The native dances of Africa, unlike those of almost every other pagan country, are, with one exception, of a serious, almost religious character. This one was intended, originally, to represent the act of intercourse between a man and a woman, and was necessarily of a highly suggestive and indecent nature; but it has been so altered, it is said, that its purport has now ceased to be obvious to strangers.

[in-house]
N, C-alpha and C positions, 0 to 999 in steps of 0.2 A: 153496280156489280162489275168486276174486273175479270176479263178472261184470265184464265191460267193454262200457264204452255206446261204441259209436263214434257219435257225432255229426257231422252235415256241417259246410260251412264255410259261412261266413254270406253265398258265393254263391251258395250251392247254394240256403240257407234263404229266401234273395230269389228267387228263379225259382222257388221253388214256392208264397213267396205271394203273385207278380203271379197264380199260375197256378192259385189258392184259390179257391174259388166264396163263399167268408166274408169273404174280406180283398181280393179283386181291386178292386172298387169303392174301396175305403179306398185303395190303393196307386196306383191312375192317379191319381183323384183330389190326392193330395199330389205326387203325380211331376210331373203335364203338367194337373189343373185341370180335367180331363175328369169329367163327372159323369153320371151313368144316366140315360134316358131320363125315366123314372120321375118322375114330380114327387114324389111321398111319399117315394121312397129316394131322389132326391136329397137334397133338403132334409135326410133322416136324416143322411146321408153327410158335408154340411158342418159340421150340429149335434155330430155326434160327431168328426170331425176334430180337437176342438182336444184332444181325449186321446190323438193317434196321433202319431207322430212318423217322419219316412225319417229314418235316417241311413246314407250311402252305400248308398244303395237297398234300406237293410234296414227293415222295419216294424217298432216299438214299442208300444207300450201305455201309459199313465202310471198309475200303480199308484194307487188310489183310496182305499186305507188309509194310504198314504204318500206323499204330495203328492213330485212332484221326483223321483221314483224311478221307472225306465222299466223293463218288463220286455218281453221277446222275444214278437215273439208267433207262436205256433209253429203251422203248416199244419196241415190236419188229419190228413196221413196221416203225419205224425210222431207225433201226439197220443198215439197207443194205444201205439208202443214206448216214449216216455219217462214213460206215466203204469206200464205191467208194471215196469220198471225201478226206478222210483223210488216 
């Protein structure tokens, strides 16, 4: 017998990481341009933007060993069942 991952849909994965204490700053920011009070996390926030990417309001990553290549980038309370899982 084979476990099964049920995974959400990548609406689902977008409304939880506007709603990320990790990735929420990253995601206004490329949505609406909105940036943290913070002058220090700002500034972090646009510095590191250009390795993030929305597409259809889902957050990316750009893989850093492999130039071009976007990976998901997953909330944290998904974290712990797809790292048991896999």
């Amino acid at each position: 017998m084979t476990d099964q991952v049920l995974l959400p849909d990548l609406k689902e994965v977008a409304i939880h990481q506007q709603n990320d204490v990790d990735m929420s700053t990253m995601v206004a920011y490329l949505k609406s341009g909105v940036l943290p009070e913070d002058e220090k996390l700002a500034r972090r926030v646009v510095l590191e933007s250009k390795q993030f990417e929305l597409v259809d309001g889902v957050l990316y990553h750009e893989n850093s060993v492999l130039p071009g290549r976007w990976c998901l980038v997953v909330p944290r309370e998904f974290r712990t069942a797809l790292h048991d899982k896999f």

As a matter of fact, if we compare the native African dances with those lascivious orgies of Greece and Rome, during the latter's periods of boasted enlightenment, the Floralia and the Dionysia, where, "at a signal from the sediles, the courtesans sprang into the circus, undressed themselves until they were naked, and assumed lascivious attitudes, amid the plaudits of a delirious people; where, to the sound of trumpets, naked men jumped into the arena, and an awful mclle of prostitution was publicly accomplished, amid the transports of the multitude,'" we shall have little difficulty in awarding the palm for decency and modesty to the African savage.